The night before the Liberal government invoked the Emergencies Act to deal with the truckers’ “Freedom Convoy” protest, Prime Minister Justin Trudeau’s national security and intelligence adviser, Jody Thomas, told cabinet members that “there was potential for a breakthrough” in negotiations with the protesters.
This was revealed in newly released documents on how the cabinet weighed in on a response to the three-week protest in Ottawa’s downtown core, in place since late January seeking an end to federal COVID-19 vaccine mandates and restrictions.
The documents were released after civil liberties groups requested that the attorney general disclose documents relating to the government’s decision to invoke the act. Heavily redacted and labelled as “secret,” the documents include minutes from three meetings of the Incident Response Group, a committee of ministers and senior officials chaired by Trudeau. The documents show that the committee had been discussing the possibility of invoking the act as early as Feb. 10, four days before Trudeau invoked the Emergencies Act.
The documents also include minutes from a cabinet meeting at 8:30 p.m. on Feb. 13, during which Thomas briefed the cabinet on the situation of the protest in Ottawa as well as border blockades at several Canada-U.S. border crossings held in solidarity with the convoy. Thomas noted that one major blockade at the Ambassador Bridge, which connects Windsor, Ontario, and Detroit, Michigan, was being lifted after the police began making arrests a day earlier.
Thomas noted that “law enforcement gains have been important and that there was potential for a breakthrough in Ottawa,” the minutes shows, but the rest of the notes from that meeting are blacked out.
The documents also show that Thomas said the “threat picture” in relation to “ideologically motivated violent extremism“—a term used by Canada’s intelligence agency, the Canadian Security Intelligence Service, to discuss threats to national security—remains “stable and unchanged.”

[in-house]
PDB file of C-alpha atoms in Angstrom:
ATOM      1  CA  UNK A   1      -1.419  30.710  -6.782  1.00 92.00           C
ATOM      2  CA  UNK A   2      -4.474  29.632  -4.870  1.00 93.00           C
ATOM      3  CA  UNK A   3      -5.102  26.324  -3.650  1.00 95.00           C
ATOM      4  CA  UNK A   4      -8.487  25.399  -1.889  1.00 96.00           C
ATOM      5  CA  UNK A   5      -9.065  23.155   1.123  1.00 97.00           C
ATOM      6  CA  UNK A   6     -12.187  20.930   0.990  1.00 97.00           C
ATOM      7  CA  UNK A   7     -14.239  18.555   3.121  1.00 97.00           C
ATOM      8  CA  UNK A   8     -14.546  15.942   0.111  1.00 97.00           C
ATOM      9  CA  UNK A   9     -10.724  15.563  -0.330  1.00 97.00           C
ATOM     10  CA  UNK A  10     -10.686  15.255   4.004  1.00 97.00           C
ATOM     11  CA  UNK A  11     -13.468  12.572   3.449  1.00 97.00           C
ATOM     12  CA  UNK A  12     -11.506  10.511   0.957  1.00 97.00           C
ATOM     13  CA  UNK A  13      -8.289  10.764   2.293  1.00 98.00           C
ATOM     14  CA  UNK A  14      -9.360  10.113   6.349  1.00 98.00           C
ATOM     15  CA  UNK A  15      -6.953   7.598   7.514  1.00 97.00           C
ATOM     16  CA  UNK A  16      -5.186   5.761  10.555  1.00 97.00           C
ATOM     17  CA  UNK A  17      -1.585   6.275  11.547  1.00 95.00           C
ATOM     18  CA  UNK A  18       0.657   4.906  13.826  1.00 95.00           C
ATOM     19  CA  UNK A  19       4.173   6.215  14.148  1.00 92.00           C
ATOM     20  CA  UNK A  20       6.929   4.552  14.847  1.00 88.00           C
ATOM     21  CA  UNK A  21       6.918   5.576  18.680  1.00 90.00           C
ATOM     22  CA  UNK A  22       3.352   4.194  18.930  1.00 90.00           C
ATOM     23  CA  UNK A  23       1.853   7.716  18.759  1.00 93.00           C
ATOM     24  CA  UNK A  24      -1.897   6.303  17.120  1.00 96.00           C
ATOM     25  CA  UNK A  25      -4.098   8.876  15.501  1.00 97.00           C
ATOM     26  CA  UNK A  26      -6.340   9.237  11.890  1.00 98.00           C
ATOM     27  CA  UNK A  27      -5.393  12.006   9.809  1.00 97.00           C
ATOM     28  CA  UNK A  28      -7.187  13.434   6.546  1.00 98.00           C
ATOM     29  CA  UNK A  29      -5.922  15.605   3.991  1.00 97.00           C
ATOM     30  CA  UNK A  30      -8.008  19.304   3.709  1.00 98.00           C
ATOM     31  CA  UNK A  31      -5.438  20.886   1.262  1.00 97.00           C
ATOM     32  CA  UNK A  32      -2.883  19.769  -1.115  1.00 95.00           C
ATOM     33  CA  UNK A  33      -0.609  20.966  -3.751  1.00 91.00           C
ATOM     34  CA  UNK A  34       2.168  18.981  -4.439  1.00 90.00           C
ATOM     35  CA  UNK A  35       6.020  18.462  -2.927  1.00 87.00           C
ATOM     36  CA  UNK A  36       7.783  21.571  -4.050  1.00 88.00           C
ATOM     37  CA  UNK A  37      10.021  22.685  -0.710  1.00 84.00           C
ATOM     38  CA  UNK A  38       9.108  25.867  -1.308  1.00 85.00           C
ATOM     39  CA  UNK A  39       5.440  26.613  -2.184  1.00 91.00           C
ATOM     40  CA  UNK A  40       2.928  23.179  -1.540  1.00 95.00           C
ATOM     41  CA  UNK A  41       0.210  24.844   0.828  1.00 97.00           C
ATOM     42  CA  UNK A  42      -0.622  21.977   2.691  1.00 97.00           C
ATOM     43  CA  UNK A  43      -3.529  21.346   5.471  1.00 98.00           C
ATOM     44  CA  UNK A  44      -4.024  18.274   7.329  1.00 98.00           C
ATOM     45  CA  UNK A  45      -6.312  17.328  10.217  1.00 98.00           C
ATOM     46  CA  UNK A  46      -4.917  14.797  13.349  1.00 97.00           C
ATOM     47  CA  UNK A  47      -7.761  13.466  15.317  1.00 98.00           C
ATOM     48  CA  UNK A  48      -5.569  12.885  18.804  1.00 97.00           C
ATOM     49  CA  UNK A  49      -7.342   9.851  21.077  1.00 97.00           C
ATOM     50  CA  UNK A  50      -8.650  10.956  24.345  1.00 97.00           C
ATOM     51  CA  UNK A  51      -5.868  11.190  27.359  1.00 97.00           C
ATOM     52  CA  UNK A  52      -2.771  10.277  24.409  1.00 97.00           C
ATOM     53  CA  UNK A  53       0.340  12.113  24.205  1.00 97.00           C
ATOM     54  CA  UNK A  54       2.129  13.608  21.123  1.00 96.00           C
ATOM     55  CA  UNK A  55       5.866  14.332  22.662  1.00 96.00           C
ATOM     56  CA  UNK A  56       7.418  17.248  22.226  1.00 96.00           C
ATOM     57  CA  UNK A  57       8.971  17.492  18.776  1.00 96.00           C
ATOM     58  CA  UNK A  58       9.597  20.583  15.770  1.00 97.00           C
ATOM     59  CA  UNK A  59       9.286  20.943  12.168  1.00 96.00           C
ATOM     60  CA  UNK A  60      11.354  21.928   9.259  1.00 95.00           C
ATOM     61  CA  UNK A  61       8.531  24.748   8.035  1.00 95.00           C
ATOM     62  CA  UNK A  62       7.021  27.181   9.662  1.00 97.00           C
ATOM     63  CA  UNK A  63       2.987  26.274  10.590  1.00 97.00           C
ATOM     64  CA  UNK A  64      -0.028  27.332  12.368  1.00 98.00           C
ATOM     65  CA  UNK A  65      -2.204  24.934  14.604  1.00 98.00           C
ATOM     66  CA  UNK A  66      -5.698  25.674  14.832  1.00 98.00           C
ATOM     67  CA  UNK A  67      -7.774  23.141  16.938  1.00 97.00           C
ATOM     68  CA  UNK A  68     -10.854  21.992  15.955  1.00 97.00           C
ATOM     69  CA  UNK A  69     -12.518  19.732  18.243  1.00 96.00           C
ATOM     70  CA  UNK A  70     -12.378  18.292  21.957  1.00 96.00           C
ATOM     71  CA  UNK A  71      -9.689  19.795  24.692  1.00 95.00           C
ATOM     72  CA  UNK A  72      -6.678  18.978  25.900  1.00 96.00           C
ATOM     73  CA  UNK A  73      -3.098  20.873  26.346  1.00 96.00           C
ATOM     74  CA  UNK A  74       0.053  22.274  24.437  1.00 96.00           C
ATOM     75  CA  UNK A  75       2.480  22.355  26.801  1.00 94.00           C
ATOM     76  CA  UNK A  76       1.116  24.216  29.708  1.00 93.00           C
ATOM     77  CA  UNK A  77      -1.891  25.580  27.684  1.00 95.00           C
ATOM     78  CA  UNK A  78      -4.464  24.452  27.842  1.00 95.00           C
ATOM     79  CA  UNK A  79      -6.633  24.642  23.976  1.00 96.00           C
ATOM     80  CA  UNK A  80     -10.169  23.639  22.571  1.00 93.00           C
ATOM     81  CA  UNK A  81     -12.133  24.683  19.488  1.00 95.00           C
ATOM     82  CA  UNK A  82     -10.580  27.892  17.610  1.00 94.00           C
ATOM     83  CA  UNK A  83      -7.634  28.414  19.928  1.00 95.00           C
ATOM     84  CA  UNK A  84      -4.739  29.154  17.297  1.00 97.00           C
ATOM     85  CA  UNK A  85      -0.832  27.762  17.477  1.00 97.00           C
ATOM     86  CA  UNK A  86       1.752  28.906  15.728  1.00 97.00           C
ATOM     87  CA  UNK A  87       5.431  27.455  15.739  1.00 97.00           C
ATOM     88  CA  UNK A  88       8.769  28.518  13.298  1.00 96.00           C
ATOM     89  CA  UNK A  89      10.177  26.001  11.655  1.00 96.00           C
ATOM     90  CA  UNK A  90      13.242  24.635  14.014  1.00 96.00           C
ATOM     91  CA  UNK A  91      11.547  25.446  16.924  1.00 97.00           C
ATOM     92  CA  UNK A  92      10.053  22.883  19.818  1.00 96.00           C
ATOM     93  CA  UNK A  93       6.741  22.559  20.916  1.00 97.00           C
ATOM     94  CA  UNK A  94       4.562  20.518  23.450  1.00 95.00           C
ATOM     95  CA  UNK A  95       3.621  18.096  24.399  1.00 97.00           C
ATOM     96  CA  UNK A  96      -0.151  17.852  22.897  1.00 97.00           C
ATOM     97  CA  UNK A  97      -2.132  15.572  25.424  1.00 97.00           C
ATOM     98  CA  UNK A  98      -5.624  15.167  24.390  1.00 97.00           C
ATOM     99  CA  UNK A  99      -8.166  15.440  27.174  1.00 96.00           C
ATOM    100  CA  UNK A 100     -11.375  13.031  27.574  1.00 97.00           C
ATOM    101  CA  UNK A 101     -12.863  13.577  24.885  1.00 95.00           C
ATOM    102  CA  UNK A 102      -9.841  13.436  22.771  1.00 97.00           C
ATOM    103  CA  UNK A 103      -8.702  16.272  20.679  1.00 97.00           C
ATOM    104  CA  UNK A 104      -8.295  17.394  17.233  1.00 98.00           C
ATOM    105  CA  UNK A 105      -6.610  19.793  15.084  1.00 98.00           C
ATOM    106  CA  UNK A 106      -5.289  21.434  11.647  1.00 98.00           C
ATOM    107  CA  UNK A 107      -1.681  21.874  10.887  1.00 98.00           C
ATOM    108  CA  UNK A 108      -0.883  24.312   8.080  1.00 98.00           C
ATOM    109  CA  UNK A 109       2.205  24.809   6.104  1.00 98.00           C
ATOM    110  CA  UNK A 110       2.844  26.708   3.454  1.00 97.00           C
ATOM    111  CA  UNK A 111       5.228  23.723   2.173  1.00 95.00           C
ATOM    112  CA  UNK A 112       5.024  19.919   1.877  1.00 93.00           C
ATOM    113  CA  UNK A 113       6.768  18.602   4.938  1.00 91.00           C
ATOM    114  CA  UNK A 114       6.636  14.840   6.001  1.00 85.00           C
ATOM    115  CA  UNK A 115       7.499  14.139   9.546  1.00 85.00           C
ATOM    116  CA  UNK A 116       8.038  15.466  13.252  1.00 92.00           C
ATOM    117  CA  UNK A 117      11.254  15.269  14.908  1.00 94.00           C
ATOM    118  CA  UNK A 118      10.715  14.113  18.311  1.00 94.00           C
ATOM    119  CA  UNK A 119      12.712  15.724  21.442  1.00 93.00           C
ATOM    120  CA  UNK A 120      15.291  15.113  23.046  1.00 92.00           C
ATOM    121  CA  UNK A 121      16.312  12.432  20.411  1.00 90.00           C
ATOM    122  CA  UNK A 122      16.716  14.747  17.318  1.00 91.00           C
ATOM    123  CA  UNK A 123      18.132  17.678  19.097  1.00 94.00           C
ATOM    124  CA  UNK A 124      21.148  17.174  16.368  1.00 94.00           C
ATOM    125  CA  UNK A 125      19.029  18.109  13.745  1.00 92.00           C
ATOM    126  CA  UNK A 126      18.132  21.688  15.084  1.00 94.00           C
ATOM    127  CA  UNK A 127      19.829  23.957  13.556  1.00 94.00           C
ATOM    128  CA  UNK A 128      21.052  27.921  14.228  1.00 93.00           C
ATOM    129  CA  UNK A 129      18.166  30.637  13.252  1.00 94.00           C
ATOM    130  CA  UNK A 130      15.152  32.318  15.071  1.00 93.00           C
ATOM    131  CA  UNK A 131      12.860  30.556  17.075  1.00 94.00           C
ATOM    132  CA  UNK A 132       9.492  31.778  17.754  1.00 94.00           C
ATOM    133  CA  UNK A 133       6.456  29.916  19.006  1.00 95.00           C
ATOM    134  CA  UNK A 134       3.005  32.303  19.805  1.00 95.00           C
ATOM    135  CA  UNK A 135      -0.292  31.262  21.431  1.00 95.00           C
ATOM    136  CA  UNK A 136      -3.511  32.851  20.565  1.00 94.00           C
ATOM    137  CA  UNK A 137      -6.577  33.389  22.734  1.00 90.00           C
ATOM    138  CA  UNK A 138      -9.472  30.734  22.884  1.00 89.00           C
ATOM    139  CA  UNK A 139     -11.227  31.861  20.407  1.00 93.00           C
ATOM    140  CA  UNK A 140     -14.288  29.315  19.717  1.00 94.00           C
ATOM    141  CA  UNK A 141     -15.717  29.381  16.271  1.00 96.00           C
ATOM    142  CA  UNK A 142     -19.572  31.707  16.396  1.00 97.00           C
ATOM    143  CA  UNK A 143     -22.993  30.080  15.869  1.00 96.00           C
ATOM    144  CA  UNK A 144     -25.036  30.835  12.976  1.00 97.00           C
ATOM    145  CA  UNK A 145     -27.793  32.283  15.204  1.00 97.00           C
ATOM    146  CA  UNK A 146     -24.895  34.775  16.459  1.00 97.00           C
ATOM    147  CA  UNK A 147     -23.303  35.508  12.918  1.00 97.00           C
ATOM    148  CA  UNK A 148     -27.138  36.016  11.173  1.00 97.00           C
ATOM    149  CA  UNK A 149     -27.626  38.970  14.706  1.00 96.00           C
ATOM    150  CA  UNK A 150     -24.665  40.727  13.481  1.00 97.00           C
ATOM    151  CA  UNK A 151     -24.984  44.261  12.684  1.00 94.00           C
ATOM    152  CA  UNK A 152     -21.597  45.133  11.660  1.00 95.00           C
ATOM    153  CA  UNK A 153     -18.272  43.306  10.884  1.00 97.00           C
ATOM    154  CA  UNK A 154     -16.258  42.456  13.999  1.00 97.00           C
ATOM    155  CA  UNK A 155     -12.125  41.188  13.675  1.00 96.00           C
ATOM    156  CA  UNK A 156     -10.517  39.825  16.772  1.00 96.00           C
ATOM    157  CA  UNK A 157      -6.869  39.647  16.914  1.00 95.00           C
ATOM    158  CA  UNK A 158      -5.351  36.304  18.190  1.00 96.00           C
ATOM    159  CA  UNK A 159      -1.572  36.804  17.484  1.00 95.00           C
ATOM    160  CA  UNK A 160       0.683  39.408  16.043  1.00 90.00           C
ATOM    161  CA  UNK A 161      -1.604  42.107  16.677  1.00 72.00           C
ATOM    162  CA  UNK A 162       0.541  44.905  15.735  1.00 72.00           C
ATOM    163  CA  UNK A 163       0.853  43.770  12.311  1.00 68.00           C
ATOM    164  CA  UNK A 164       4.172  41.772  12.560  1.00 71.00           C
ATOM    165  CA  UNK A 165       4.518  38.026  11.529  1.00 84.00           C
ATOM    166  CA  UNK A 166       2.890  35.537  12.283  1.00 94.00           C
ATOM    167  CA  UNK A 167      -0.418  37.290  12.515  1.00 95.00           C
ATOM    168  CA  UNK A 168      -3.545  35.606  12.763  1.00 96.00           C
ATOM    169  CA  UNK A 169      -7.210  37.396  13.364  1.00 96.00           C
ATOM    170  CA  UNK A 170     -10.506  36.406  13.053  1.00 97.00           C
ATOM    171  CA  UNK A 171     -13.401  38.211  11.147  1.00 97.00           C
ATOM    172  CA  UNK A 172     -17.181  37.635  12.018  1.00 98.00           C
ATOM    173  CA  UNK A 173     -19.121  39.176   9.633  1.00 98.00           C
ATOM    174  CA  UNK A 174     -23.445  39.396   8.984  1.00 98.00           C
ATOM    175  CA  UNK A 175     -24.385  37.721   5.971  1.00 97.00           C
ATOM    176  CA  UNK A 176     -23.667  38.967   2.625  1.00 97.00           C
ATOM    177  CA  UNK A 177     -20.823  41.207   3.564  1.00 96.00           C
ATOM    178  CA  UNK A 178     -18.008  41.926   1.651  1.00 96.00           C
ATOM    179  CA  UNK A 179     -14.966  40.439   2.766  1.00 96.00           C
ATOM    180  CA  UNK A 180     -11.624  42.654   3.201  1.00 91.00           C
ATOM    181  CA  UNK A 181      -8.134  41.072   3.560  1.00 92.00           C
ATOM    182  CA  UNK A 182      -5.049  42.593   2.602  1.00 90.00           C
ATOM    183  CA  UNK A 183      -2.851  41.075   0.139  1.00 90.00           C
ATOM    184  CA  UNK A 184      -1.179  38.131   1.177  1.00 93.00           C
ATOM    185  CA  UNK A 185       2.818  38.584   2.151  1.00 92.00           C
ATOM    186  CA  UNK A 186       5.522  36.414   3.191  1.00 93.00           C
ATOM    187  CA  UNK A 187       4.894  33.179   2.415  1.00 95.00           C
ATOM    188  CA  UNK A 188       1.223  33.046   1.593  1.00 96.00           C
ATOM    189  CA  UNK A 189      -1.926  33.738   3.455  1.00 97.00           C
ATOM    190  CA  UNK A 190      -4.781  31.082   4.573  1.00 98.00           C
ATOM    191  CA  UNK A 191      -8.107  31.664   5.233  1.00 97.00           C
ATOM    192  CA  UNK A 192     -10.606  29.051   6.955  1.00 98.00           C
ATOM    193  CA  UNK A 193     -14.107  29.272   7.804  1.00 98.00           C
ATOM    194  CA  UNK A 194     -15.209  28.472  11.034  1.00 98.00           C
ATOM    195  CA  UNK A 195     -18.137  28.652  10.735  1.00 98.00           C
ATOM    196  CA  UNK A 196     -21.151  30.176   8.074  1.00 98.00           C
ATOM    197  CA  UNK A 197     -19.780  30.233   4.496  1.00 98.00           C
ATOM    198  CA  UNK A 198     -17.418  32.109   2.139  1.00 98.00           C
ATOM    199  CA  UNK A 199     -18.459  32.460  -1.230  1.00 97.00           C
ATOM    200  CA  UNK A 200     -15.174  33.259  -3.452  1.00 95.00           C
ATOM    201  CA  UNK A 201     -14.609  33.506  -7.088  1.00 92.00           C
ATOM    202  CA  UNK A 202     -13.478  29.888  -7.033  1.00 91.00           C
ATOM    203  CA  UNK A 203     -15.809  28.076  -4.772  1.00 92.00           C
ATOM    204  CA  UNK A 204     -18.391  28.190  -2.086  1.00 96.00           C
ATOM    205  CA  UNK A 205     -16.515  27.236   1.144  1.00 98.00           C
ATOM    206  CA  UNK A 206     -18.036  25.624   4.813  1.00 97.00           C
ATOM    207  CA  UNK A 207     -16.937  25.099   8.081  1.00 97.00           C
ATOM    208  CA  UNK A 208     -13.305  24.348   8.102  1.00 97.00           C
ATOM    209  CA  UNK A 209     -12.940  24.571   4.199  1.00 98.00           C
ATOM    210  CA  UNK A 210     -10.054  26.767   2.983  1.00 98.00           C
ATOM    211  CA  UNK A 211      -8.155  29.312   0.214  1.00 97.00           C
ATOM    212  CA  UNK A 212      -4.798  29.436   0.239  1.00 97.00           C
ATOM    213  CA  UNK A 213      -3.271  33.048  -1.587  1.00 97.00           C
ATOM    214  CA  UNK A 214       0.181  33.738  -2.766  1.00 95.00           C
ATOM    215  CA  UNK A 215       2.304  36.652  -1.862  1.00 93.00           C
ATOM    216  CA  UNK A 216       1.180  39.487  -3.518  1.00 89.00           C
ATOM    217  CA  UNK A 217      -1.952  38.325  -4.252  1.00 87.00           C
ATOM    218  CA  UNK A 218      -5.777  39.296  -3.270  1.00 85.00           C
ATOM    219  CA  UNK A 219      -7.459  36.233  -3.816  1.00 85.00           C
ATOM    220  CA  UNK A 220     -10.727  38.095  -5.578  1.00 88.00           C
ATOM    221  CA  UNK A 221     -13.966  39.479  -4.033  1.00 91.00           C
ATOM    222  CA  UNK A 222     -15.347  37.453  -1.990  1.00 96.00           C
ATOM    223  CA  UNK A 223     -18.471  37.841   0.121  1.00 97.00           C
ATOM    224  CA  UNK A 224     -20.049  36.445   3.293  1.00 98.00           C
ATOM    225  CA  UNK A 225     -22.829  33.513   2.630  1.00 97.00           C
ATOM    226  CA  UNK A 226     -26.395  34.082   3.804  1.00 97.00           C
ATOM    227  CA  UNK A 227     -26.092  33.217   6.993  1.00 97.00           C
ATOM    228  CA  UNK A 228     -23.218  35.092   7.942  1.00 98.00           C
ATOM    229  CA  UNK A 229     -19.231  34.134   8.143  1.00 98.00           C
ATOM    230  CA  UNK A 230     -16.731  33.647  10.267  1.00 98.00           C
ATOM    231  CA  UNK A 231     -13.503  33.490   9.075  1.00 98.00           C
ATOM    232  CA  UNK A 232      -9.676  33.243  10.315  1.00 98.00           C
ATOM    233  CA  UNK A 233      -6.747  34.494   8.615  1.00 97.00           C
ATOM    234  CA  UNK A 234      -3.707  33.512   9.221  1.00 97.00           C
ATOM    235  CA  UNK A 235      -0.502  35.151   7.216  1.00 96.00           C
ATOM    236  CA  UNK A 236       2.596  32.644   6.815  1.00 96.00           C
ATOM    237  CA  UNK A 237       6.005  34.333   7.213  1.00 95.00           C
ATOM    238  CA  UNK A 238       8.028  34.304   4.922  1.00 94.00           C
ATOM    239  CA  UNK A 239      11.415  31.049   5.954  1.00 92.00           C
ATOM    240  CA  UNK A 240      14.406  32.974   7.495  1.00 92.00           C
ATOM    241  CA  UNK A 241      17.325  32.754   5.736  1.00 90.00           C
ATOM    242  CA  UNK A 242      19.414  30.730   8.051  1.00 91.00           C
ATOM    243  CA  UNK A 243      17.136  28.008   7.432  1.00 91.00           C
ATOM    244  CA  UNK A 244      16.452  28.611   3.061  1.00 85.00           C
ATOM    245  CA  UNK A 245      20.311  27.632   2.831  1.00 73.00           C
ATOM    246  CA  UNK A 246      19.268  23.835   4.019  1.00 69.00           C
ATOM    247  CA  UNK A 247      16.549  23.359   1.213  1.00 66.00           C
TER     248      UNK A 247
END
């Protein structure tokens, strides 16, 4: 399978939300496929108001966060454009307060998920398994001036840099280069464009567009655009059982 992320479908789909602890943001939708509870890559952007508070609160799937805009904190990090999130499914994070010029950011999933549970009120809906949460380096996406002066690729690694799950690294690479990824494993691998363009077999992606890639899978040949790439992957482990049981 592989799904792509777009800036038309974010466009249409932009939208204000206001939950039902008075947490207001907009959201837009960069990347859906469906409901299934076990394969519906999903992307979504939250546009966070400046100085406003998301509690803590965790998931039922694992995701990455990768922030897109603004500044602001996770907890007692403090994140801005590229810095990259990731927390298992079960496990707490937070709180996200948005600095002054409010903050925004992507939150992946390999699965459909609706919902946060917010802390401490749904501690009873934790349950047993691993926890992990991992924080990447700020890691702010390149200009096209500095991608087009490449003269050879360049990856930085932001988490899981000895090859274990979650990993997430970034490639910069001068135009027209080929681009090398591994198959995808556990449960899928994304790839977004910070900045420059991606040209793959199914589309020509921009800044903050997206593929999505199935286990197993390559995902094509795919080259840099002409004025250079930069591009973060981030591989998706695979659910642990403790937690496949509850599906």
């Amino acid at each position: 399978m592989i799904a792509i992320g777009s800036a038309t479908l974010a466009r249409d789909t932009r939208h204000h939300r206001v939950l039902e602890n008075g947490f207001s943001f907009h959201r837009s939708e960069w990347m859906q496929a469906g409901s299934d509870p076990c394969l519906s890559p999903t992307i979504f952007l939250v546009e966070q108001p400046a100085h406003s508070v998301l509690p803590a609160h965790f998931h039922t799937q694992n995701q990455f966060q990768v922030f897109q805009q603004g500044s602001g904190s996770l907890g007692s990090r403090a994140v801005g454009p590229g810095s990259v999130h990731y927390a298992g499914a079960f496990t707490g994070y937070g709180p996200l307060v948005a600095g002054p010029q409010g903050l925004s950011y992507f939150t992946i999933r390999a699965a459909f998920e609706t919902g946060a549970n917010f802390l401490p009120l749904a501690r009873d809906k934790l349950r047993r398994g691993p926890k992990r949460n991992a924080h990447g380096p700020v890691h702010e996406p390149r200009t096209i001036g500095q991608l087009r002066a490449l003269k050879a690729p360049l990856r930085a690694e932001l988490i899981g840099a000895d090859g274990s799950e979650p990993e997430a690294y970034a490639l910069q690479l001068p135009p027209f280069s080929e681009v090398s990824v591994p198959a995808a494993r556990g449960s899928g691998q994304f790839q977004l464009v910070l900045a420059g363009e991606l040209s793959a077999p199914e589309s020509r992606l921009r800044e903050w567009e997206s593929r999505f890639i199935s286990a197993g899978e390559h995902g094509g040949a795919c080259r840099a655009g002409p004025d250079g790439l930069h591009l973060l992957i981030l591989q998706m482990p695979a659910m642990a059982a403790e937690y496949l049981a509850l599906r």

In a written statement, Public Safety Minister Marco Mendicino’s office told Toronto Star that the negotiations with the protesters were “led principally by the city of Ottawa” and were “ultimately unsuccessful.” Trudeau moved ahead to invoke the Emergencies Act on Feb. 14, less than 24 hours after being told about the potential breakthrough.
At the Feb. 10 meeting, Mendicino said there was “a broader challenge with law enforcement” at the protests, as some officers “may be sympathetic to the protesters’ cause, resulting in reluctance to enforce.”
The Liberal government’s decision to invoke the act drew criticisms from members of the opposition as well as the international community.
Civil liberties groups like the Canadian Constitution Foundation (CCF) and the Canadian Civil Liberties Association (CCLA), both of which question the legal justification for invoking the Emergencies Act, have filed legal challenges against Ottawa for making this decision.
“Since that time our pro bono counsel have been trying to get answers from the government. What evidence did the government have to ground its invocation of the Emergencies Act, and what evidence justified the emergency orders they passed limiting constitutional rights across the entire country?” the CCLA said in a statement on Aug. 8.
The group said that “getting answers hasn’t been easy.”
“The government is relying on short public summaries of meetings from the ‘Incident Response Group’—but initially refused to even provide information of who attended at the meetings, meeting minutes, or notes. Only after months of pressure did they provide partial, highly redacted, disclosure of the information we had been seeking.”
The act gave the police additional powers to clear out the demonstration, including powers to compel towing companies to remove the trucks and vehicles parked in Ottawa’s downtown core. The police, carrying assault rifles and rubber bullet launchers, arrested over 100 people in escalated operations over the next few days, and in some instances, mounted police were seen knocking down protesters.
The act also allowed financial institutions, without having to obtain a court order, to freeze the bank accounts of individuals and entities suspected of making financial contributions to the movement. It was later reported that some banks froze accounts beyond the list of names provided by the RCMP.